Kyle Busch takes pole for Coke Zero 400 at Daytona

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Tomorrow night, Kyle Busch will seek to win his second Coke Zero 400 at Daytona International Speedway from the pole after posting a lap at 193.723 miles per hour during today’s qualifying sessions. For “Rowdy,” the occasion was a bit of history for him, as it was the first time he’d ever taken pole position on a restrictor-plate track.

“I never thought I’d ever get one,” Busch admitted to NASCAR.com. “But I guess never says never. It’s pretty cool, because it has absolutely nothing to do with the driver, but it has everything to do with the car and equipment you’re driving.”

Busch led a Toyota sweep of the top three positions on the grid in qualifying. He’ll be joined on the front row tomorrow night by Joe Gibbs Racing teammate and Kentucky winner Matt Kenseth, whose lap at 193.299 miles per hour wasn’t quite enough to nab P1. Michael Waltrip Racing’s Clint Bowyer (193.158 mph) will start from the inside of Row 2 alongside Kasey Kahne, who led the Chevrolet camp this afternoon with a 193.154 mph lap.

Martin Truex Jr. and Paul Menard will go off from Row 3, followed by Michael Waltrip and championship leader Jimmie Johnson in Row 4, and Roush Fenway teammates Ricky Stenhouse Jr. and Greg Biffle in Row 5.

Danica Patrick, who was a last-lap contender for victory at the season-opening Daytona 500, will start 11th – two spots of her boss and defending Coke Zero 400 champ Tony Stewart in 13th. Defending Cup champ Brad Keselowski and longtime Daytona threat Dale Earnhardt Jr. qualified 15th and 16th, respectively.

COKE ZERO 400 – STARTING GRID
1. (18) Kyle Busch, Toyota, 193.723 mph.
2. (20) Matt Kenseth, Toyota, 193.299.
3. (15) Clint Bowyer, Toyota, 193.158.
4. (5) Kasey Kahne, Chevrolet, 193.154.
5. (56) Martin Truex Jr., Toyota, 193.129.
6. (27) Paul Menard, Chevrolet, 193.075.
7. (55) Michael Waltrip, Toyota, 193.058.
8. (48) Jimmie Johnson, Chevrolet, 193.009.
9. (17) Ricky Stenhouse Jr., Ford, 192.984.
10. (16) Greg Biffle, Ford, 192.947.
11. (10) Danica Patrick, Chevrolet, 192.93.
12. (99) Carl Edwards, Ford, 192.901.
13. (14) Tony Stewart, Chevrolet, 192.876.
14. (42) Juan Pablo Montoya, Chevrolet, 192.864.
15. (2) Brad Keselowski, Ford, 192.802.
16. (88) Dale Earnhardt Jr., Chevrolet, 192.798.
17. (31) Jeff Burton, Chevrolet, 192.724.
18. (22) Joey Logano, Ford, 192.715.
19. (13) Casey Mears, Ford, 192.715.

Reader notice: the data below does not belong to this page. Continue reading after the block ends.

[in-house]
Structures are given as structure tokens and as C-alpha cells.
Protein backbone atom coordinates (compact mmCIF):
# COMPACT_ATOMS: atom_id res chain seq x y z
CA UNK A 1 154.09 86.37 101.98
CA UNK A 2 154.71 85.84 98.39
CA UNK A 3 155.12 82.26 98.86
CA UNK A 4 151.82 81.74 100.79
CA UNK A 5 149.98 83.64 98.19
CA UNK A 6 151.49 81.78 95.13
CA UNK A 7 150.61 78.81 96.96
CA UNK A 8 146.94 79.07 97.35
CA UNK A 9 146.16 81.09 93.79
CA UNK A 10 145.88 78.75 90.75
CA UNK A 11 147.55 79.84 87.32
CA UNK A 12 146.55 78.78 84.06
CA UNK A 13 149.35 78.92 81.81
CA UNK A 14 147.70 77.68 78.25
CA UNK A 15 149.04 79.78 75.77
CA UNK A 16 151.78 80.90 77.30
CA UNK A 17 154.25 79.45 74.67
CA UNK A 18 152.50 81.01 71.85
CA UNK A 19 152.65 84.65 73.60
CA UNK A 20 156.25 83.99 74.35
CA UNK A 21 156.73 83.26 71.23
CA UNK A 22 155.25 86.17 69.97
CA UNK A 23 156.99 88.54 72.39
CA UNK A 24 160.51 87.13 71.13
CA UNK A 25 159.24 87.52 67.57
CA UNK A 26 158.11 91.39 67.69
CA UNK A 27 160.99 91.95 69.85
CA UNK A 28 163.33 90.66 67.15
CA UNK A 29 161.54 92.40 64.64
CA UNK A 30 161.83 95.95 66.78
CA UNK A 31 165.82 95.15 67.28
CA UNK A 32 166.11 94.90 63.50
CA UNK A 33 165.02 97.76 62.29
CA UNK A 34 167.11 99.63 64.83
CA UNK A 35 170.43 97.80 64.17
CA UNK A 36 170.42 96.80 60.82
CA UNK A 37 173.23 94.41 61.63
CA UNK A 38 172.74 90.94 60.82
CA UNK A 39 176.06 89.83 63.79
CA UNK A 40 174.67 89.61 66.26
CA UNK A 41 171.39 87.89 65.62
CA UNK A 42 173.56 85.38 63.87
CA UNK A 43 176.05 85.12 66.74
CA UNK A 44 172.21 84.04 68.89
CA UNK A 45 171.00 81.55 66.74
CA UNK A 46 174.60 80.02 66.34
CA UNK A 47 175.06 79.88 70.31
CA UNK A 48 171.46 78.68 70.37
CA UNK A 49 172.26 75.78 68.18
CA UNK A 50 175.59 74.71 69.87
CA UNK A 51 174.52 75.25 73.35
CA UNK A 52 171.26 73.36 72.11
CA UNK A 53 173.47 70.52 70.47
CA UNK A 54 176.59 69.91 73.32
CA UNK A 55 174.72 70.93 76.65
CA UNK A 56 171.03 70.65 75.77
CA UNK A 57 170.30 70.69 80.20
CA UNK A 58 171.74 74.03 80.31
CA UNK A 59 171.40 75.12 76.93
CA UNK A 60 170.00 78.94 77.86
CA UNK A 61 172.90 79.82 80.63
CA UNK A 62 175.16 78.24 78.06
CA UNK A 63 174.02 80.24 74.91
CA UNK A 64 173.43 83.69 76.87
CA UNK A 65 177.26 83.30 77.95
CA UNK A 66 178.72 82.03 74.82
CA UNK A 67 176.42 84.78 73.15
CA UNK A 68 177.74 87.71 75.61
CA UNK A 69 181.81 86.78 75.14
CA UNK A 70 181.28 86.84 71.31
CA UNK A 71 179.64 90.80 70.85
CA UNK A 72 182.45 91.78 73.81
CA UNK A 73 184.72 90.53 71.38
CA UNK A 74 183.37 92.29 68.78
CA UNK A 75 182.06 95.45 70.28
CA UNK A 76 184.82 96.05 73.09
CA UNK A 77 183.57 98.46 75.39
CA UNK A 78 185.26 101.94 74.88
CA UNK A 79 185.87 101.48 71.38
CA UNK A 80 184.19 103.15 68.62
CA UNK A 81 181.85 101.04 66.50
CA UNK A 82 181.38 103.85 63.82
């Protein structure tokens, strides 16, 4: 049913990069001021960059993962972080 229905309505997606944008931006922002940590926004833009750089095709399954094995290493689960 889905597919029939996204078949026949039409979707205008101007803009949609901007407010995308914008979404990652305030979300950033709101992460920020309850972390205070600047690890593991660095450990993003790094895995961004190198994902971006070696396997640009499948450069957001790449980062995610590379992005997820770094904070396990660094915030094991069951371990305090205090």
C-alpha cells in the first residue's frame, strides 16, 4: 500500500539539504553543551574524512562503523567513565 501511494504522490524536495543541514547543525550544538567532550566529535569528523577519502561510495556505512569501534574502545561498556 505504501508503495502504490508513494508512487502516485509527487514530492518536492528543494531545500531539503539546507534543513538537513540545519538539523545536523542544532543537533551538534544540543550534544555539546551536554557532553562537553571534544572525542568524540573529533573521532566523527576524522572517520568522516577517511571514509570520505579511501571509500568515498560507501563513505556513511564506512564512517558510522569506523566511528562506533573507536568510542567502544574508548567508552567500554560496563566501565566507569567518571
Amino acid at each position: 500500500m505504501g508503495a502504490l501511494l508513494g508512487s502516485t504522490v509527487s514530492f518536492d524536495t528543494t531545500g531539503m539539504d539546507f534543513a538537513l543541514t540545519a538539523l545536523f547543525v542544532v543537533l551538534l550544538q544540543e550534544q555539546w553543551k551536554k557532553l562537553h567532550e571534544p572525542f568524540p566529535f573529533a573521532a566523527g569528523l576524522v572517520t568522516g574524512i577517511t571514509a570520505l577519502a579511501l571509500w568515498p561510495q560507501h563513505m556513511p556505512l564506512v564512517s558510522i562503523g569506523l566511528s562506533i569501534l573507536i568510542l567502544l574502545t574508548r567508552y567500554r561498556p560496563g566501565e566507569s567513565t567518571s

20. (21) Trevor Bayne, Ford, 192.583.
21. (39) Ryan Newman, Chevrolet, 192.522.
22. (78) Kurt Busch, Chevrolet, 192.489.
23. (24) Jeff Gordon, Chevrolet, 192.448.
24. (11) Denny Hamlin, Toyota, 192.439.
25. (9) Marcos Ambrose, Ford, 192.197.
26. (29) Kevin Harvick, Chevrolet, 192.152.
27. (1) Jamie McMurray, Chevrolet, 191.877.
28. (38) David Gilliland, Ford, 191.755.
29. (7) Dave Blaney, Chevrolet, 191.546.
30. (43) Aric Almirola, Ford, 191.306.
31. (98) Michael McDowell, Ford, 190.795.
32. (36) J.J. Yeley, Chevrolet, 190.735.
33. (51) A J Allmendinger, Chevrolet, 190.726.
34. (47) Bobby Labonte, Toyota, 190.375.
35. (30) David Stremme, Toyota, 190.202.
36. (95) Scott Speed, Ford, 189.853.
37. (35) Josh Wise, Ford, Owner Points.
38. (34) David Ragan, Ford, Owner Points.
39. (32) Terry Labonte, Ford, Owner Points.
40. (93) Travis Kvapil, Toyota, Owner Points.
41. (83) David Reutimann, Toyota, Owner Points.
42. (87) Joe Nemechek, Toyota, Owner Points.
43. (33) Landon Cassill, Chevrolet, Owner Points.

Street race in Vietnam could lead Formula One’s Asia expansion

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TOKYO (AP) — Formula One is expected to add more races in Asia, including a street circuit in the capital of Vietnam, a country with little auto racing history that is on the verge of getting a marquee event.

“We think Hanoi could come on in the next couple of years, and we’re working with the Hanoi government to that end,” Sean Bratches, Formula One’s managing director of commercial operations, told the Associated Press.

There is even speculation it could be on the schedule next season, which Bratches rebuffed.